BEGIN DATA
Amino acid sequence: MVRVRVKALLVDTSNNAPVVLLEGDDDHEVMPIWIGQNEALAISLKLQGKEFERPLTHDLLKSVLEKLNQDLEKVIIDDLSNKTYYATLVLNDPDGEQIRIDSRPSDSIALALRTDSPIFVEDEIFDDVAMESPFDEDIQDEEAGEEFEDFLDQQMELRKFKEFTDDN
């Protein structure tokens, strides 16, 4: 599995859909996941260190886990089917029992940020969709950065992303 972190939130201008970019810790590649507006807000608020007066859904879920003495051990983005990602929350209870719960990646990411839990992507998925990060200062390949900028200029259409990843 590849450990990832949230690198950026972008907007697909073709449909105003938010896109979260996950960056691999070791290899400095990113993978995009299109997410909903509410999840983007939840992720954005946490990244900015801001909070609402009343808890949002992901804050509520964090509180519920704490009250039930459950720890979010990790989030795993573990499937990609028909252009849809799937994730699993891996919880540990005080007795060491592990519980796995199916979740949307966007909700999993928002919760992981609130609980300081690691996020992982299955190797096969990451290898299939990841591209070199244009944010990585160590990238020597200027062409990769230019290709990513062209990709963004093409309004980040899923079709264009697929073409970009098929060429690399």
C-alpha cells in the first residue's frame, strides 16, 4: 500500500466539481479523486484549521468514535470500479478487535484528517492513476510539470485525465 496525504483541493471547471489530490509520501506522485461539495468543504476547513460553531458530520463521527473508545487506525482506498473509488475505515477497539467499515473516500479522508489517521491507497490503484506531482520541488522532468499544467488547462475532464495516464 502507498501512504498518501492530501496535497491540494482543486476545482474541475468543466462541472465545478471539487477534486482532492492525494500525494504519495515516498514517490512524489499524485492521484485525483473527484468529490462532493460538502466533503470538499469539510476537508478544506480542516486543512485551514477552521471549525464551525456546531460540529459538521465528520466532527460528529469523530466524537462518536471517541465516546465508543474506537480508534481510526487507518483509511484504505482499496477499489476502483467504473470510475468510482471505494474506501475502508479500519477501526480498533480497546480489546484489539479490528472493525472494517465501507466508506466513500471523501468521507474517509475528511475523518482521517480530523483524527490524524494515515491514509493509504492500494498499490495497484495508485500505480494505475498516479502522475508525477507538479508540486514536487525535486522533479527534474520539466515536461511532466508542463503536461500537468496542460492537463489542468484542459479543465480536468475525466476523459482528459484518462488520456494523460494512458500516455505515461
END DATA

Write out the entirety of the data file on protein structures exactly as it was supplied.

Amino acid sequence: MVRVRVKALLVDTSNNAPVVLLEGDDDHEVMPIWIGQNEALAISLKLQGKEFERPLTHDLLKSVLEKLNQDLEKVIIDDLSNKTYYATLVLNDPDGEQIRIDSRPSDSIALALRTDSPIFVEDEIFDDVAMESPFDEDIQDEEAGEEFEDFLDQQMELRKFKEFTDDN
């Protein structure tokens, strides 16, 4: 599995859909996941260190886990089917029992940020969709950065992303 972190939130201008970019810790590649507006807000608020007066859904879920003495051990983005990602929350209870719960990646990411839990992507998925990060200062390949900028200029259409990843 590849450990990832949230690198950026972008907007697909073709449909105003938010896109979260996950960056691999070791290899400095990113993978995009299109997410909903509410999840983007939840992720954005946490990244900015801001909070609402009343808890949002992901804050509520964090509180519920704490009250039930459950720890979010990790989030795993573990499937990609028909252009849809799937994730699993891996919880540990005080007795060491592990519980796995199916979740949307966007909700999993928002919760992981609130609980300081690691996020992982299955190797096969990451290898299939990841591209070199244009944010990585160590990238020597200027062409990769230019290709990513062209990709963004093409309004980040899923079709264009697929073409970009098929060429690399």
C-alpha cells in the first residue's frame, strides 16, 4: 500500500466539481479523486484549521468514535470500479478487535484528517492513476510539470485525465 496525504483541493471547471489530490509520501506522485461539495468543504476547513460553531458530520463521527473508545487506525482506498473509488475505515477497539467499515473516500479522508489517521491507497490503484506531482520541488522532468499544467488547462475532464495516464 502507498501512504498518501492530501496535497491540494482543486476545482474541475468543466462541472465545478471539487477534486482532492492525494500525494504519495515516498514517490512524489499524485492521484485525483473527484468529490462532493460538502466533503470538499469539510476537508478544506480542516486543512485551514477552521471549525464551525456546531460540529459538521465528520466532527460528529469523530466524537462518536471517541465516546465508543474506537480508534481510526487507518483509511484504505482499496477499489476502483467504473470510475468510482471505494474506501475502508479500519477501526480498533480497546480489546484489539479490528472493525472494517465501507466508506466513500471523501468521507474517509475528511475523518482521517480530523483524527490524524494515515491514509493509504492500494498499490495497484495508485500505480494505475498516479502522475508525477507538479508540486514536487525535486522533479527534474520539466515536461511532466508542463503536461500537468496542460492537463489542468484542459479543465480536468475525466476523459482528459484518462488520456494523460494512458500516455505515461